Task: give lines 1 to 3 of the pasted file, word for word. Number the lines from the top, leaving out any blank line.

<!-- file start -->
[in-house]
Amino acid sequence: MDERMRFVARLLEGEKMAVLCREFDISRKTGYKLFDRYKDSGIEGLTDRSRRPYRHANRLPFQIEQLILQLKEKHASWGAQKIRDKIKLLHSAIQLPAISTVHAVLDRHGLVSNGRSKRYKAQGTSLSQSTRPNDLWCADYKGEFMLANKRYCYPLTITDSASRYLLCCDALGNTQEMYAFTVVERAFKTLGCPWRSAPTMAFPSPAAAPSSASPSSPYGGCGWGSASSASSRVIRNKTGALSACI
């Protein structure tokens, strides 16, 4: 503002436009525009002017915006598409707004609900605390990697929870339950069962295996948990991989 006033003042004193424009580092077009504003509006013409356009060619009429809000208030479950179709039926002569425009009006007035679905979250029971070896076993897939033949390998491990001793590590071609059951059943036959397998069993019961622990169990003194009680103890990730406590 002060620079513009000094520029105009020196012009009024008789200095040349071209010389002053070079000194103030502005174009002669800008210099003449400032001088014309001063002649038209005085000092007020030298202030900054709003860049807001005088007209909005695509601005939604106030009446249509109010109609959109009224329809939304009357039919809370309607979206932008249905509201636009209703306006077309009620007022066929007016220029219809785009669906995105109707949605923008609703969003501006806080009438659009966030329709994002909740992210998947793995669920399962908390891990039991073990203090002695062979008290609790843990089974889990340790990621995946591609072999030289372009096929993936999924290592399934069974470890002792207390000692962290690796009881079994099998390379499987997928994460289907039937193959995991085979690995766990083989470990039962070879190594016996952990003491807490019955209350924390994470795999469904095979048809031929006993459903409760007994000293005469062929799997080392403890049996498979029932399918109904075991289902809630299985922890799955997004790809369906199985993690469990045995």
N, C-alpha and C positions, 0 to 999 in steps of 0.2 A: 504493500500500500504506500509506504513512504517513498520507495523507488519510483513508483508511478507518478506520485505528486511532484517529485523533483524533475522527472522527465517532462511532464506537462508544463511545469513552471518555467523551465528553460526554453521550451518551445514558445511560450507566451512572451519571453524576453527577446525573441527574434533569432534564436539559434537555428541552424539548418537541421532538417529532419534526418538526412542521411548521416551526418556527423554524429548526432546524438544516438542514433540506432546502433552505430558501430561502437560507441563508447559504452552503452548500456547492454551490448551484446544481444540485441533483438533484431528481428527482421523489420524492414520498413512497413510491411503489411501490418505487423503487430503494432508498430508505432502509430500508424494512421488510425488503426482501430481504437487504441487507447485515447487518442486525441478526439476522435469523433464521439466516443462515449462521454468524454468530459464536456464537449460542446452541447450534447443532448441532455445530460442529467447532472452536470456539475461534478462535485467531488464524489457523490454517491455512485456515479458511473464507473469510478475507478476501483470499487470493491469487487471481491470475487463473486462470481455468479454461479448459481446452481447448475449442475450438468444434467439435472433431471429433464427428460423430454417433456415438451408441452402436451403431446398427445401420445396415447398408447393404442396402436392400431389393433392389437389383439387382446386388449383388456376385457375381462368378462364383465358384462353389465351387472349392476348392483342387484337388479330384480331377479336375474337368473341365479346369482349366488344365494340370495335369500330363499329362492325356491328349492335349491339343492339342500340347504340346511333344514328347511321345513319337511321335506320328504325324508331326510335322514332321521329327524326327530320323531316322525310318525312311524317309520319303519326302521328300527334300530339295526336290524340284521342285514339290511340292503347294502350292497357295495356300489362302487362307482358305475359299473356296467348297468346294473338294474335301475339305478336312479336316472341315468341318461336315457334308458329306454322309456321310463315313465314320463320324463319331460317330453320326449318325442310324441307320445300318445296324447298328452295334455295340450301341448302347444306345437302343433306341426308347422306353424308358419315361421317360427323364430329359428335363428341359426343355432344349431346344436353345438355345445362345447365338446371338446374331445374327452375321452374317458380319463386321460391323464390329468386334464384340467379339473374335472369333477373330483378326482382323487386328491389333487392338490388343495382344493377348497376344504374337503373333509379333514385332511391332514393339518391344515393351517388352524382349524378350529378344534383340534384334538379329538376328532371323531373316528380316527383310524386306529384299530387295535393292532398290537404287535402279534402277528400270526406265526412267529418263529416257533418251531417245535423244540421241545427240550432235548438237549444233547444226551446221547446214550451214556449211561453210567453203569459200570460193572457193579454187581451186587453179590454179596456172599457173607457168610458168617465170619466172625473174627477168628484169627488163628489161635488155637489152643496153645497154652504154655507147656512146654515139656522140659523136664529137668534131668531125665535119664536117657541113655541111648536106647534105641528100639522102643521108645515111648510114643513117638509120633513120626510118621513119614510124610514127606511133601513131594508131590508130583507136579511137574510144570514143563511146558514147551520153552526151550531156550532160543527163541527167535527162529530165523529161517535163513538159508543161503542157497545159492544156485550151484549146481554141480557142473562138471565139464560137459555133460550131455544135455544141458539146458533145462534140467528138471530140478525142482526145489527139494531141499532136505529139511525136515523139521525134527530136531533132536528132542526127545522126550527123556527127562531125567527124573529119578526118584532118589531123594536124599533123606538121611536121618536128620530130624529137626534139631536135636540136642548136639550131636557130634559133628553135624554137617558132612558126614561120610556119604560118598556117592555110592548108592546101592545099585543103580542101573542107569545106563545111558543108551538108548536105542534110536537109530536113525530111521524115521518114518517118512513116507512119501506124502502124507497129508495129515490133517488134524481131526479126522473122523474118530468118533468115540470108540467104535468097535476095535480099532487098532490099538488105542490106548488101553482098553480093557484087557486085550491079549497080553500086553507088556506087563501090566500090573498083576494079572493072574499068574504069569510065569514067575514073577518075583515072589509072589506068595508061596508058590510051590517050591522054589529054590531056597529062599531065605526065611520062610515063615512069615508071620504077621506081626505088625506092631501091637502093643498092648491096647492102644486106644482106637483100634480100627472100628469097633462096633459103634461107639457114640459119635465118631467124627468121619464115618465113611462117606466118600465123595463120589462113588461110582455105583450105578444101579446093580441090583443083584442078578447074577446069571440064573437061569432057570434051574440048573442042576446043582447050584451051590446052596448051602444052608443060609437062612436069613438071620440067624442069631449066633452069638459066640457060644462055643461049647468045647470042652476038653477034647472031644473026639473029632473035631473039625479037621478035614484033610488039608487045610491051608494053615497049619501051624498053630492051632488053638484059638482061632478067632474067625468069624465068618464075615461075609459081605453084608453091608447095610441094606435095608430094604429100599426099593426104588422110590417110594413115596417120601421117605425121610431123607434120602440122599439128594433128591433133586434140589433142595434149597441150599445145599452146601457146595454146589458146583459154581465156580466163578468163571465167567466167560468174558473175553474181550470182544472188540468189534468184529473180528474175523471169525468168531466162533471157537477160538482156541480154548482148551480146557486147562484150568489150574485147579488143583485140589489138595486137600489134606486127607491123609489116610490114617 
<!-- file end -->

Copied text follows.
[in-house]
Amino acid sequence: MDERMRFVARLLEGEKMAVLCREFDISRKTGYKLFDRYKDSGIEGLTDRSRRPYRHANRLPFQIEQLILQLKEKHASWGAQKIRDKIKLLHSAIQLPAISTVHAVLDRHGLVSNGRSKRYKAQGTSLSQSTRPNDLWCADYKGEFMLANKRYCYPLTITDSASRYLLCCDALGNTQEMYAFTVVERAFKTLGCPWRSAPTMAFPSPAAAPSSASPSSPYGGCGWGSASSASSRVIRNKTGALSACI
């Protein structure tokens, strides 16, 4: 503002436009525009002017915006598409707004609900605390990697929870339950069962295996948990991989 006033003042004193424009580092077009504003509006013409356009060619009429809000208030479950179709039926002569425009009006007035679905979250029971070896076993897939033949390998491990001793590590071609059951059943036959397998069993019961622990169990003194009680103890990730406590 002060620079513009000094520029105009020196012009009024008789200095040349071209010389002053070079000194103030502005174009002669800008210099003449400032001088014309001063002649038209005085000092007020030298202030900054709003860049807001005088007209909005695509601005939604106030009446249509109010109609959109009224329809939304009357039919809370309607979206932008249905509201636009209703306006077309009620007022066929007016220029219809785009669906995105109707949605923008609703969003501006806080009438659009966030329709994002909740992210998947793995669920399962908390891990039991073990203090002695062979008290609790843990089974889990340790990621995946591609072999030289372009096929993936999924290592399934069974470890002792207390000692962290690796009881079994099998390379499987997928994460289907039937193959995991085979690995766990083989470990039962070879190594016996952990003491807490019955209350924390994470795999469904095979048809031929006993459903409760007994000293005469062929799997080392403890049996498979029932399918109904075991289902809630299985922890799955997004790809369906199985993690469990045995």